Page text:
Aloft Dallas Love Field opens with Savioke's robot butler

The Aloft Dallas Love Field, which officially held its grand opening on March 9, 2017, is now the newest Aloft property to have its own robot delivery service for guests.

HOTEL MANAGEMENT first reported on Relay the robot in 2015, but now the bot can be found deployed in a number of hotel properties throughout the world, including the Aloft Miami Doral and Aloft Cupertino (Calif.). 

When in action, the Relay robot provides low-level deliveries to guestrooms. Tessa Lau, chief technology officer at Savioke, designer of the robot, said guests frequently schedule Relay to provide wake-up call coffee deliveries in the morning, late-night bottles of wine and even guest groceries at extended-stay properties. In many cases, hotels have the option to use the Relay delivery as a upselling opportunity, with Lau saying one Residence Inn with a robot charges $2 per coffee delivery.

"In this way, they recoup the cost of the robot quickly," Lau said. "Some hotels charge an additional fee like this to deliver grab-and-go items from the hotel's mini-mart to the guestroom, which results in pure profit for the property."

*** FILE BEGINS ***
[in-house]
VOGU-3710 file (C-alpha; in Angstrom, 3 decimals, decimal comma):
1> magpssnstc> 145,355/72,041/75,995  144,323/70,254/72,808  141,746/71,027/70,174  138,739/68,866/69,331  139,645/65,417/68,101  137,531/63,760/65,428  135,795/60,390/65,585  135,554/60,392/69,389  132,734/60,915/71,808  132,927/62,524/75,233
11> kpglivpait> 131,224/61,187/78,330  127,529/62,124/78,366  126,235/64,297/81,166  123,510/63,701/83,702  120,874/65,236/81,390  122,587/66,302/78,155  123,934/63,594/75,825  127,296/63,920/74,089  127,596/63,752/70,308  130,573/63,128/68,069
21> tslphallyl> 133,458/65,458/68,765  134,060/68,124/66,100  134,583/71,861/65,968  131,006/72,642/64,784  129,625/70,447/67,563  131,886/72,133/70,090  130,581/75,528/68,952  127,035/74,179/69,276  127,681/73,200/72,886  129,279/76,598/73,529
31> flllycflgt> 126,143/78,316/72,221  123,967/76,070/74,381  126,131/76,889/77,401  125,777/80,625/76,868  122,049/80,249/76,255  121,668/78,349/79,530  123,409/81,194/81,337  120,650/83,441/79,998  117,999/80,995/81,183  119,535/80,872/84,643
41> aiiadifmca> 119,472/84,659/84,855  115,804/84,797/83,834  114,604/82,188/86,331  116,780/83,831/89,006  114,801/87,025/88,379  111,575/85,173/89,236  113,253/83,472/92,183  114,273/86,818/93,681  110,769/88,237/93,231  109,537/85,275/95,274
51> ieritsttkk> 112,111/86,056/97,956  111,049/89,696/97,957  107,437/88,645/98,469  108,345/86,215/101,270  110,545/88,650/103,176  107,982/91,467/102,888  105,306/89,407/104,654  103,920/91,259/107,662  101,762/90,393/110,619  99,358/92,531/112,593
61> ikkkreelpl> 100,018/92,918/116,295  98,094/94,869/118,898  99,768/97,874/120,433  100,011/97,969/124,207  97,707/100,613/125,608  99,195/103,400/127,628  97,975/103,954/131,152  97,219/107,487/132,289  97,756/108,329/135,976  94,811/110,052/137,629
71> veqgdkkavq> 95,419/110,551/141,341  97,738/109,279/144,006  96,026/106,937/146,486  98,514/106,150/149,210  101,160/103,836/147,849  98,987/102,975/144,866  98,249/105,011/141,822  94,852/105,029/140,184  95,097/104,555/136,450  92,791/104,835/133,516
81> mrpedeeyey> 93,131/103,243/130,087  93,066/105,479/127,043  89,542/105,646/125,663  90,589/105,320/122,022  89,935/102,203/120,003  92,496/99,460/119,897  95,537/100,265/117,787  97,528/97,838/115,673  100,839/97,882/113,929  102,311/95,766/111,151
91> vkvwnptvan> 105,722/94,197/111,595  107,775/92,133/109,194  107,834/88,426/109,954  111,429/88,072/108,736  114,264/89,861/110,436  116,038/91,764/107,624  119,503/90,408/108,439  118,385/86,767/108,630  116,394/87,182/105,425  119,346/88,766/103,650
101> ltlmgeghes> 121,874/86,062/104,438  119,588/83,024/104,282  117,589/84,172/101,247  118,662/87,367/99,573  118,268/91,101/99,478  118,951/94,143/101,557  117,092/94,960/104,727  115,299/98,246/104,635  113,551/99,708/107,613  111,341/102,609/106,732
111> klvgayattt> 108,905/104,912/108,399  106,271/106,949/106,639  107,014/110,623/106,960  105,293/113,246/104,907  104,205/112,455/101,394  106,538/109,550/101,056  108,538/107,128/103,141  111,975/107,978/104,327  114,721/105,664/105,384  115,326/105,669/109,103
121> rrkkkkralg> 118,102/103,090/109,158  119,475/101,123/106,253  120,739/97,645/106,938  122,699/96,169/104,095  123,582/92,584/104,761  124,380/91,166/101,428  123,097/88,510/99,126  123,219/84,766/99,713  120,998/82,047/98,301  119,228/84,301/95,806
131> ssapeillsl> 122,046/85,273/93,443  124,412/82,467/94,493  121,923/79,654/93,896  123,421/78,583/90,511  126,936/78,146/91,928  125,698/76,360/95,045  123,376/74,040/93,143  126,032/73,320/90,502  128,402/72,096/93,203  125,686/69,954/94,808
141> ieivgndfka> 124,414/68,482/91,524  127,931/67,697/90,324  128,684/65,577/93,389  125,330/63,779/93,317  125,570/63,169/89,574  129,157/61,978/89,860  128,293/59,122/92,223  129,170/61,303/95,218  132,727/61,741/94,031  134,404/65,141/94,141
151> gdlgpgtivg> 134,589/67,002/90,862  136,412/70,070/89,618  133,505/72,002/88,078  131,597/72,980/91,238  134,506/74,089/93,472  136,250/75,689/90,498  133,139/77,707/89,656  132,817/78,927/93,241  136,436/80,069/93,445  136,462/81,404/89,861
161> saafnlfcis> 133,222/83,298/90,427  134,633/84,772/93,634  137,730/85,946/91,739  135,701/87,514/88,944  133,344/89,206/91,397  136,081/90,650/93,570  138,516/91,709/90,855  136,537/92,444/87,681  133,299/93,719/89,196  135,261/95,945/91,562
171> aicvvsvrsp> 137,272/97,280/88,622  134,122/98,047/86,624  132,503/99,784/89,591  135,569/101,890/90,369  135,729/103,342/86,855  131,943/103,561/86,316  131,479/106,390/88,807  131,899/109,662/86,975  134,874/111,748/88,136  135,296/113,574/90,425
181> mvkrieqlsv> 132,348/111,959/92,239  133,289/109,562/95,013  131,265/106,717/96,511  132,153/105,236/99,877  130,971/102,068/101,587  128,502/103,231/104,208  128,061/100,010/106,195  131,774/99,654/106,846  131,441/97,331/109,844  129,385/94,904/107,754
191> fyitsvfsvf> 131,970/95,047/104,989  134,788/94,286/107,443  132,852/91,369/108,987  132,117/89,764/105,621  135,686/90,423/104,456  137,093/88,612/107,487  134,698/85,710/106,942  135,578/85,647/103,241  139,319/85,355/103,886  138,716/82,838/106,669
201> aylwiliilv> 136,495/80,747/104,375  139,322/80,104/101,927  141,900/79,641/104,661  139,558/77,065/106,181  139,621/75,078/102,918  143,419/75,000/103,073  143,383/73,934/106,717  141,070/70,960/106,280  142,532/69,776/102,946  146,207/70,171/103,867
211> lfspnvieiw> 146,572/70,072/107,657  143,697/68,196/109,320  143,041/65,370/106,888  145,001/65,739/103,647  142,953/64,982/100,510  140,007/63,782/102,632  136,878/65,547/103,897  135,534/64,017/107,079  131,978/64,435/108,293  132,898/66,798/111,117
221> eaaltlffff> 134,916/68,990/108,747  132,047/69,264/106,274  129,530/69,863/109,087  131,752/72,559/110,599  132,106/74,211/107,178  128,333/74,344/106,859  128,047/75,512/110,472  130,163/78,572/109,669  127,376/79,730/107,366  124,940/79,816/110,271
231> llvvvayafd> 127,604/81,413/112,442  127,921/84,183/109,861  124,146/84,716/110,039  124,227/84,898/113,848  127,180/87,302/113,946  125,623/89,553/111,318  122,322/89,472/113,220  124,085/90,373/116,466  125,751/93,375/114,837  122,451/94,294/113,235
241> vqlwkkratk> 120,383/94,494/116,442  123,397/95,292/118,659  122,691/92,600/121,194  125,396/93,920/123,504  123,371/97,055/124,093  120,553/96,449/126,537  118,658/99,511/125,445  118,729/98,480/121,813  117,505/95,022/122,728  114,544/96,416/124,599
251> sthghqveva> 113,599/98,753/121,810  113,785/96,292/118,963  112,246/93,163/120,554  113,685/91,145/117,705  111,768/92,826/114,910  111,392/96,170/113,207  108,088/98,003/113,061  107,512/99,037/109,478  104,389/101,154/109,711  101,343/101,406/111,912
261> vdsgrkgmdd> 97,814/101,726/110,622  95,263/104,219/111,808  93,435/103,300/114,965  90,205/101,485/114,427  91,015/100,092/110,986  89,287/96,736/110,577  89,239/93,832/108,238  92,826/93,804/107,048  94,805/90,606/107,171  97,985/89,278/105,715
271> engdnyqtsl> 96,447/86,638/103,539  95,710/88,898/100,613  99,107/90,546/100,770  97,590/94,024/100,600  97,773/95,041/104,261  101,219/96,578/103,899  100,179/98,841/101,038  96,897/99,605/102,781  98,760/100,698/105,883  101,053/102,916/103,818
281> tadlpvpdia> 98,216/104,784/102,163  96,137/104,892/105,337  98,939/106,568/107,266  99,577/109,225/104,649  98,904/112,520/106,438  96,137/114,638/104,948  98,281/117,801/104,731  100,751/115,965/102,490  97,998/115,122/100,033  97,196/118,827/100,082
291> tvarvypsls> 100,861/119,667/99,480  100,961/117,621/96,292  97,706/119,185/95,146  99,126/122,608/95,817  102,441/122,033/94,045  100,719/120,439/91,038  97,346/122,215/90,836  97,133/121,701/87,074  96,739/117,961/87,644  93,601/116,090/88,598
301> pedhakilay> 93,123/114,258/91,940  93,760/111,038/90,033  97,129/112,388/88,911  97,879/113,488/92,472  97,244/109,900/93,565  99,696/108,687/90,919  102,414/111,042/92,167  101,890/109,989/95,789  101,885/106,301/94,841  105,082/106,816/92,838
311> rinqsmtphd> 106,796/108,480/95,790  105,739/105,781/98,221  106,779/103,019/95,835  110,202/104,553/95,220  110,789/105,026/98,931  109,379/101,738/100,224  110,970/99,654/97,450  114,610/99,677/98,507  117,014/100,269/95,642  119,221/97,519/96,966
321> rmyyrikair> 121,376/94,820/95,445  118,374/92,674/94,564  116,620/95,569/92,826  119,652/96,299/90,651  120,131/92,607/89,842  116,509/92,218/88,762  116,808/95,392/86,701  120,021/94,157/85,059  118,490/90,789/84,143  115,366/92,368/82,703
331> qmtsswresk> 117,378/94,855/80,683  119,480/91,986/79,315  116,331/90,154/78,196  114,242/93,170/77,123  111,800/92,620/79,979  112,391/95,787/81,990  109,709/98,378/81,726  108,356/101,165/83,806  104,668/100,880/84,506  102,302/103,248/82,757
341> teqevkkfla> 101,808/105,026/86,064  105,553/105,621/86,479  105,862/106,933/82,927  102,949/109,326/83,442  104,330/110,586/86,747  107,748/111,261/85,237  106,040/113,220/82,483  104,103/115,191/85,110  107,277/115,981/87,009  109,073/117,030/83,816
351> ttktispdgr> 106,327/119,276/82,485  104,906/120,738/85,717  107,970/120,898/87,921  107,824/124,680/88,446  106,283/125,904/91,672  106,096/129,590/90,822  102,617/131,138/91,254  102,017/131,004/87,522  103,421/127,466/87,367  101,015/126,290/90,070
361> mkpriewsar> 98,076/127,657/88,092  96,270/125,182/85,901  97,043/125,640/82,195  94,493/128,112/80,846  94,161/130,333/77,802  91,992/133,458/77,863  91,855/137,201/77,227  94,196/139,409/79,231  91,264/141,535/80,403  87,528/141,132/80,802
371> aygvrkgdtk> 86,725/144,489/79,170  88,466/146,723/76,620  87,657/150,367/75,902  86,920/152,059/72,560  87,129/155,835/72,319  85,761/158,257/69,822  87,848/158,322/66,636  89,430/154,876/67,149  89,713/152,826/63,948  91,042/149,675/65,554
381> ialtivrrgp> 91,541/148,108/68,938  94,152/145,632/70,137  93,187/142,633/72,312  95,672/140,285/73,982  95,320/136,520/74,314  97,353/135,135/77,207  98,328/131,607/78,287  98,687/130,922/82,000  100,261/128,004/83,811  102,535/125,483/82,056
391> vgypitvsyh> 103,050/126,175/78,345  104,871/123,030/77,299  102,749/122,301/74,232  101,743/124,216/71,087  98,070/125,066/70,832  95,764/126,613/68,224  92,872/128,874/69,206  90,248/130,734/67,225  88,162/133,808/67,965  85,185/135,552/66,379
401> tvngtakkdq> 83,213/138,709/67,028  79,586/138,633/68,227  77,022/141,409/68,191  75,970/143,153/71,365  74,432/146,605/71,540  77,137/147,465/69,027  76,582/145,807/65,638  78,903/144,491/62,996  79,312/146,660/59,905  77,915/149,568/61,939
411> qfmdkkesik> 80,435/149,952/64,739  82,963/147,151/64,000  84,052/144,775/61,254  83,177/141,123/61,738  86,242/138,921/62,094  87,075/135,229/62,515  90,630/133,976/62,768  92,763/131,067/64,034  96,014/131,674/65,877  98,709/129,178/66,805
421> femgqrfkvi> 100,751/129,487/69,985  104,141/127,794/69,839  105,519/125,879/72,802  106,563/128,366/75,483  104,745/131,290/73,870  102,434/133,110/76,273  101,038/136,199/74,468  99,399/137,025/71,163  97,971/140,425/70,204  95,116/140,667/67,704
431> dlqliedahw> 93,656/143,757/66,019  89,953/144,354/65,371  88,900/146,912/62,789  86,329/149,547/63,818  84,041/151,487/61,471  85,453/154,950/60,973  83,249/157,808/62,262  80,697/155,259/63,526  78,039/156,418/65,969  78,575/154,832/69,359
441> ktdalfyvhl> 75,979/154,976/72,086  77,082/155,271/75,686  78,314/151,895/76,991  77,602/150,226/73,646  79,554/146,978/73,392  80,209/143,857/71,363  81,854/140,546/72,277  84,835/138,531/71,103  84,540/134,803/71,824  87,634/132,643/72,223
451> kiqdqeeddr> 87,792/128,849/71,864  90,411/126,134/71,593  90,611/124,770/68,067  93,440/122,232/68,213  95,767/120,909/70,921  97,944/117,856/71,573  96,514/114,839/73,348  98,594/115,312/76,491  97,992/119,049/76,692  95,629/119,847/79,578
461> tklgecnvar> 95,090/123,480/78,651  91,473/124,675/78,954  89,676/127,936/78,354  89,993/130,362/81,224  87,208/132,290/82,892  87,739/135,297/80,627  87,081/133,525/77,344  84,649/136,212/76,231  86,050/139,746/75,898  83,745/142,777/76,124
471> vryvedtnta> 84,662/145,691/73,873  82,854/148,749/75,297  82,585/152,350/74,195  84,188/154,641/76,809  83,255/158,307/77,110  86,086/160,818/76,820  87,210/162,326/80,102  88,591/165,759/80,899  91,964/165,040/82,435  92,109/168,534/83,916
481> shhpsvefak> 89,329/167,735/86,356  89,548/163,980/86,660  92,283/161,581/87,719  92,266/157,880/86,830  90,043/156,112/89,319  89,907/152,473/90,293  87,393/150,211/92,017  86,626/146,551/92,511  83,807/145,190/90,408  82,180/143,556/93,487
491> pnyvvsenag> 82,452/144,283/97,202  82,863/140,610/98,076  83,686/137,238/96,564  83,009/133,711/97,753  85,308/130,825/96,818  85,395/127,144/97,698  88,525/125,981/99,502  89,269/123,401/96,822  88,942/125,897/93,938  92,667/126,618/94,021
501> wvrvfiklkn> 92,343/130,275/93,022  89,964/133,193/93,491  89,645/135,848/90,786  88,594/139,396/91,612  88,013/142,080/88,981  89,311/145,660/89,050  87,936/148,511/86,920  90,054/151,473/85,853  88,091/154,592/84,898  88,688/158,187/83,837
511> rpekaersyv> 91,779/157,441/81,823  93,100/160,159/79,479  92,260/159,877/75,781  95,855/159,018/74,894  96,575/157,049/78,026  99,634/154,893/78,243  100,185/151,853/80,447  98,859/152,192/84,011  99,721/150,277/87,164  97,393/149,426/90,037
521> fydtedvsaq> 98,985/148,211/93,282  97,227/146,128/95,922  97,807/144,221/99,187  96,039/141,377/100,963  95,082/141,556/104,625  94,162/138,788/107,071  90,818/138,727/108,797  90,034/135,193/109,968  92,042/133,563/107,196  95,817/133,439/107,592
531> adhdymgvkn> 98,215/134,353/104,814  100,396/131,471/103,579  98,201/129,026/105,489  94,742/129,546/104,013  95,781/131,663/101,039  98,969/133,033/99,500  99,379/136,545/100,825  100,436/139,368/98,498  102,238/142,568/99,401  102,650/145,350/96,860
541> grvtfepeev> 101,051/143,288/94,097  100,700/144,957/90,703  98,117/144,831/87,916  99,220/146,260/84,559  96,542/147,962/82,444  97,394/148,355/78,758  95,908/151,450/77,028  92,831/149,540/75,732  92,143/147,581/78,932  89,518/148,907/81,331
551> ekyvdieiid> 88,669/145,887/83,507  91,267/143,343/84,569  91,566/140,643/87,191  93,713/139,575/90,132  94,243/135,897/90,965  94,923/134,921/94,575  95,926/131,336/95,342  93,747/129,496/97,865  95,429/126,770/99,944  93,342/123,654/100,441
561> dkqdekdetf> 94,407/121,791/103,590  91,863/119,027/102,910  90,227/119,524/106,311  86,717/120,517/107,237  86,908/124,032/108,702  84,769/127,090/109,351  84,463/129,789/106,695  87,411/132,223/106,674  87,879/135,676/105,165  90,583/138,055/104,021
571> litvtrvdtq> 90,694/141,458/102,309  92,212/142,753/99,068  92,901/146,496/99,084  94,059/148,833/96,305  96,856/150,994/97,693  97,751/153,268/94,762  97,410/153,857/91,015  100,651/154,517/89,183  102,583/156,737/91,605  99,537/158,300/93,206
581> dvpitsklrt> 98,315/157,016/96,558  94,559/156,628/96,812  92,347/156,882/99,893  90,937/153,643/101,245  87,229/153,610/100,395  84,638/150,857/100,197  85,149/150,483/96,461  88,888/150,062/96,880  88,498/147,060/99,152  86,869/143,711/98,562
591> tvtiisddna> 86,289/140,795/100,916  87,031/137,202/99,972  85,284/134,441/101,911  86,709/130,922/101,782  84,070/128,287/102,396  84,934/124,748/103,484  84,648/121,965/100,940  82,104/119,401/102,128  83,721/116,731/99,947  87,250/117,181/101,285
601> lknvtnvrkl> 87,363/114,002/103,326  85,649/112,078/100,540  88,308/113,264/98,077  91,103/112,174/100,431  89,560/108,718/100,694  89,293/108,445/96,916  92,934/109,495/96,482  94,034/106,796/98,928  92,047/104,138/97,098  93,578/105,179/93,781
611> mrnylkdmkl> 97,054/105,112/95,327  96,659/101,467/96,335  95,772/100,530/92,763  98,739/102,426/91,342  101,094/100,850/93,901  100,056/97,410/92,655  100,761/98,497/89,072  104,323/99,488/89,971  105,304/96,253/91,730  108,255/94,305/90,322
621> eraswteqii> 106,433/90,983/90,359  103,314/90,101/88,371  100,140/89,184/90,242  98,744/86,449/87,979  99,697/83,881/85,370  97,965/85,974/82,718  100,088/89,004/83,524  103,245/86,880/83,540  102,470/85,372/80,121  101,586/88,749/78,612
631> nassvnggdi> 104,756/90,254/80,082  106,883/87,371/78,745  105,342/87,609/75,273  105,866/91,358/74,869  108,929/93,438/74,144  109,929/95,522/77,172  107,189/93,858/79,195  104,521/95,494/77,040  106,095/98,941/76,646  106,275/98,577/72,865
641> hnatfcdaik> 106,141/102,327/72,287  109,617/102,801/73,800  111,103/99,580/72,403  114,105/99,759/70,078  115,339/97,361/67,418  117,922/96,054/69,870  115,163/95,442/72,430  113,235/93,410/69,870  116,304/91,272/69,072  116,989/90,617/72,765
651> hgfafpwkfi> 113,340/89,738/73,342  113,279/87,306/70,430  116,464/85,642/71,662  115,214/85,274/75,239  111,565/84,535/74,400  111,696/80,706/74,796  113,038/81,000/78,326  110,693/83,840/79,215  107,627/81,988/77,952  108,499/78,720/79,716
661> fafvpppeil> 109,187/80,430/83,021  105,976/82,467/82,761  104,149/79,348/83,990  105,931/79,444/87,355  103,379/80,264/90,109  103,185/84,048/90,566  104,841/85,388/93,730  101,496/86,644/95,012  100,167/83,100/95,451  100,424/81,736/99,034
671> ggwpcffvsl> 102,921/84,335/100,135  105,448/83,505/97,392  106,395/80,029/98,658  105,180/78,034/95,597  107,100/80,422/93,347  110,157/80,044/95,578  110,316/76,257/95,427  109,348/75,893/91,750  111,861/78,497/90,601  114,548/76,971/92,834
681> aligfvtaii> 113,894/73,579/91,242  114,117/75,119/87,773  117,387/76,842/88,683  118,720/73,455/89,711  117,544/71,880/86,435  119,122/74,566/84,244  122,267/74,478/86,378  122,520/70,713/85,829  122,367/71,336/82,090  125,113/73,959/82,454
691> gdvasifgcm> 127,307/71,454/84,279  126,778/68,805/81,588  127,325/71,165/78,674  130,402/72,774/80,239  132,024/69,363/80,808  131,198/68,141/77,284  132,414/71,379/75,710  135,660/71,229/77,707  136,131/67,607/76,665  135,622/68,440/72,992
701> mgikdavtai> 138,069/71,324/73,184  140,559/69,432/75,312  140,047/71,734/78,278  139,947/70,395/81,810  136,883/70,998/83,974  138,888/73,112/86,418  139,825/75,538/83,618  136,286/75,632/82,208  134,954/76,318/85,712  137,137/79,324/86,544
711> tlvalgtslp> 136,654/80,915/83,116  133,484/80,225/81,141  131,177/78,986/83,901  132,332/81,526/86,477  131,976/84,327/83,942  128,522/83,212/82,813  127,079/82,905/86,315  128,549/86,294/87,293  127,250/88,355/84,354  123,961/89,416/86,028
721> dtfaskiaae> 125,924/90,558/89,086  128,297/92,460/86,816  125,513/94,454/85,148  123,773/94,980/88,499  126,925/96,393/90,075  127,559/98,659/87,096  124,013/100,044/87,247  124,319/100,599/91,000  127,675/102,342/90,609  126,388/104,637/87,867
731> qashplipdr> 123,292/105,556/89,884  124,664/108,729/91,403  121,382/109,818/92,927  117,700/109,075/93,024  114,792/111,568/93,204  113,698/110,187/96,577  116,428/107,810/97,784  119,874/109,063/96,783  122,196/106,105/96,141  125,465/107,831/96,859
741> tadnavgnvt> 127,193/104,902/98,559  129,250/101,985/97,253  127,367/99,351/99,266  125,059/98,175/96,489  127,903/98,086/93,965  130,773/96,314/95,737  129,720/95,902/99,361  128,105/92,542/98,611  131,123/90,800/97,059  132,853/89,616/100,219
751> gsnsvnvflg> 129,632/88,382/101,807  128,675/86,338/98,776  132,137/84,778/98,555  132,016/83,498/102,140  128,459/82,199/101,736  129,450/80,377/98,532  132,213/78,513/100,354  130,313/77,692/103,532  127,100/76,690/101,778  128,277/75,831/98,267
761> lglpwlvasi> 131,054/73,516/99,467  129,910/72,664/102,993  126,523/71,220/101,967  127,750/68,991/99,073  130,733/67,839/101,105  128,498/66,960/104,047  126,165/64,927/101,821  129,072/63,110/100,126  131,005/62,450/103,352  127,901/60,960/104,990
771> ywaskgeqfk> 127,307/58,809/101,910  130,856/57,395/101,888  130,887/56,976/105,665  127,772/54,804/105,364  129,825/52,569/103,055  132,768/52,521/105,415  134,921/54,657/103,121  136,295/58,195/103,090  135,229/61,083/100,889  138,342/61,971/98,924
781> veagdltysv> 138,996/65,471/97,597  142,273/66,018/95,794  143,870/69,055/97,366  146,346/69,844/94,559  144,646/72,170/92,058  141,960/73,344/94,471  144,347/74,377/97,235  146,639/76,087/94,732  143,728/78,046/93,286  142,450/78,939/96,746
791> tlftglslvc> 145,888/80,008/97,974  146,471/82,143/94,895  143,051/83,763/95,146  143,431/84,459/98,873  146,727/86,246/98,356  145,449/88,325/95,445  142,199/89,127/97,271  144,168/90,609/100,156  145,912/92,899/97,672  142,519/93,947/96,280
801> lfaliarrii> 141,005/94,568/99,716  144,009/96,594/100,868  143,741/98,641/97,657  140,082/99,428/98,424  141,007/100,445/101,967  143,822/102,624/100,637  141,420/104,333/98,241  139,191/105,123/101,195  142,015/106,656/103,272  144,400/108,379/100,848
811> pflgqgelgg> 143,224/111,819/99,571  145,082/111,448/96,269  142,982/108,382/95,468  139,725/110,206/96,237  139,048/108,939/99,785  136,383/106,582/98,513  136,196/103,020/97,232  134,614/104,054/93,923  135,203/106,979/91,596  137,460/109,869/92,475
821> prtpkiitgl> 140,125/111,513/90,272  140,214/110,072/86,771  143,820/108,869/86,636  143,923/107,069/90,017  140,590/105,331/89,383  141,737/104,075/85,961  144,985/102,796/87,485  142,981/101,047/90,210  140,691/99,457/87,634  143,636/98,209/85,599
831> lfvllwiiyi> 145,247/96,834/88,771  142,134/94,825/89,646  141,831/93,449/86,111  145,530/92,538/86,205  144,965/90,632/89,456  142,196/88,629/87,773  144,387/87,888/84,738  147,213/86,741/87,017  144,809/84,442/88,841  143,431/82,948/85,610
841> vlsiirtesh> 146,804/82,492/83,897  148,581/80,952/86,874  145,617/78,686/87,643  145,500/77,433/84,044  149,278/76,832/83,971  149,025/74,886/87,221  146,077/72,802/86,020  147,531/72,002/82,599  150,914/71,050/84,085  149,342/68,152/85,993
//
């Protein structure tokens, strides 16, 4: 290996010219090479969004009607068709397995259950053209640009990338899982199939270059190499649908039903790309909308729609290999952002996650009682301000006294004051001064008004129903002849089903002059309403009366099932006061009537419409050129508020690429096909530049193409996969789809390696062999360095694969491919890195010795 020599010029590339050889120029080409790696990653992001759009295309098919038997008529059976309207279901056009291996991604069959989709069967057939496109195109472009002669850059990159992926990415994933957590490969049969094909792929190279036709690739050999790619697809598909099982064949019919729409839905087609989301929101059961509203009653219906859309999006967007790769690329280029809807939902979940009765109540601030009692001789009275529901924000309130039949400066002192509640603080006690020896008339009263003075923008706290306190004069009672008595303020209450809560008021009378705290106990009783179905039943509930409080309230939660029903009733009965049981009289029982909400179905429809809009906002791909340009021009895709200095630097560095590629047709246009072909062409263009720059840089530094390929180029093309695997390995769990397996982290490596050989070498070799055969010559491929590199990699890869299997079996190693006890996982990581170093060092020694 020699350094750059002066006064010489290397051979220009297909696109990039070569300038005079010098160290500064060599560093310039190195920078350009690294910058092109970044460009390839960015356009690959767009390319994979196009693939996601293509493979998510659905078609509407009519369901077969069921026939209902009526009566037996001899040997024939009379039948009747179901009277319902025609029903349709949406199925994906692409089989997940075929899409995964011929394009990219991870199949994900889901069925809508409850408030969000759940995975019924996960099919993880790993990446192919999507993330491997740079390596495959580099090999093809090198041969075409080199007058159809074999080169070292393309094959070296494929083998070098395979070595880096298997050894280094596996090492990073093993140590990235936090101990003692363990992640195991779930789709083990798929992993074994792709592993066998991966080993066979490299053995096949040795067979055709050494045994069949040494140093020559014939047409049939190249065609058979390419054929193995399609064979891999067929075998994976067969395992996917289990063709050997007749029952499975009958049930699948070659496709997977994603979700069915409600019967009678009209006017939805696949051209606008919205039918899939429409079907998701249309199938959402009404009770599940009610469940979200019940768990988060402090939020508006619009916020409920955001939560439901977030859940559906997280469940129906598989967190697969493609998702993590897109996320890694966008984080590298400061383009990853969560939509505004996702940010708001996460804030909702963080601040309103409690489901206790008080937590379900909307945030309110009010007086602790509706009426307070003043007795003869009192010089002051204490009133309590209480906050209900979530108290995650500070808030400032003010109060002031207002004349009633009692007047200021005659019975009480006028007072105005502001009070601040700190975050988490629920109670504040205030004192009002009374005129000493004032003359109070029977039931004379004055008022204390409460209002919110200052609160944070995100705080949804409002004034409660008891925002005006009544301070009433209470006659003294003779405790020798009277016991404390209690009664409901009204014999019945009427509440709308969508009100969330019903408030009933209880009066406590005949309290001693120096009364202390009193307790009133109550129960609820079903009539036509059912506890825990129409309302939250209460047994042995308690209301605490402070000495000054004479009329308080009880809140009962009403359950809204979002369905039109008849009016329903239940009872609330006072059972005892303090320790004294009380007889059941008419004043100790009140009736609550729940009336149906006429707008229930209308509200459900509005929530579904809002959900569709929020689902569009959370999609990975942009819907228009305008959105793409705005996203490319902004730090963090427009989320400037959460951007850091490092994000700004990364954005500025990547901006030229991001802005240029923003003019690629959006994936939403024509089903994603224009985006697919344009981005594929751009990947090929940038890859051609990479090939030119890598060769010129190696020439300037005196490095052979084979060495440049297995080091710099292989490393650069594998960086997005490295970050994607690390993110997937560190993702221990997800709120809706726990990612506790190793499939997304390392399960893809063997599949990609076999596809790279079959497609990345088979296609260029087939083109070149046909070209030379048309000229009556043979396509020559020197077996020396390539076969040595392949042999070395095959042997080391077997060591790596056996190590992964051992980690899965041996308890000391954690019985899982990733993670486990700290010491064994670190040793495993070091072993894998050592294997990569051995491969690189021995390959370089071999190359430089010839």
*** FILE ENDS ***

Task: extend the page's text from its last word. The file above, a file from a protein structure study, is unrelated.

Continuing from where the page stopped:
According to Perry Molubhoy, CEO of Atlantic Hotels Group, the management company behind the Aloft Dallas, the new hotel chose not to upcharge guests, and considers the delivery process experiential in its own right.

"We think roomservice in such a high-tech fashion is interesting, and we want all of our guests to be able to experience it if they choose," Molubhoy said. "We feel like it's the right fit for our guests' age group and demographic. And guests are amazed, it's a novelty and a niche necessity at the same time."

Aloft was able to rebrand Relay as Botlr, a robotic butler affixed with a bowtie graphic, providing it a unique identity while on property. The new Dallas Aloft was even able to provide dual-branding for the hotel's second half, which is an Element hotel. Lau said a Residence Inn with a Relay robot held a naming contest among staff members to choose a name, deciding upon Wally, and said hotels can choose to customize the robot with visual wraps.

In order to make a delivery, Relay is stocked by a staff member who then inputs the correct room number for the robot to travel to. Once there, it detects when the guestroom door opens, and then reveals the delivery and prompts guests for feedback via a digital screen. The Dallas Aloft does not offer a traditional roomservice option, and Molubhoy said the robot isn't replacing anyone.

"I see it as a novelty," he said. "If guests truly want something they will come to the lobby, but now they can order a delivery for the experience. I don't see it as an incremental income source, and I don't think a machine could ever replace a human. Botlr gets guests engaged with the property and excited for new technology in robotics, but hospitality needs humans."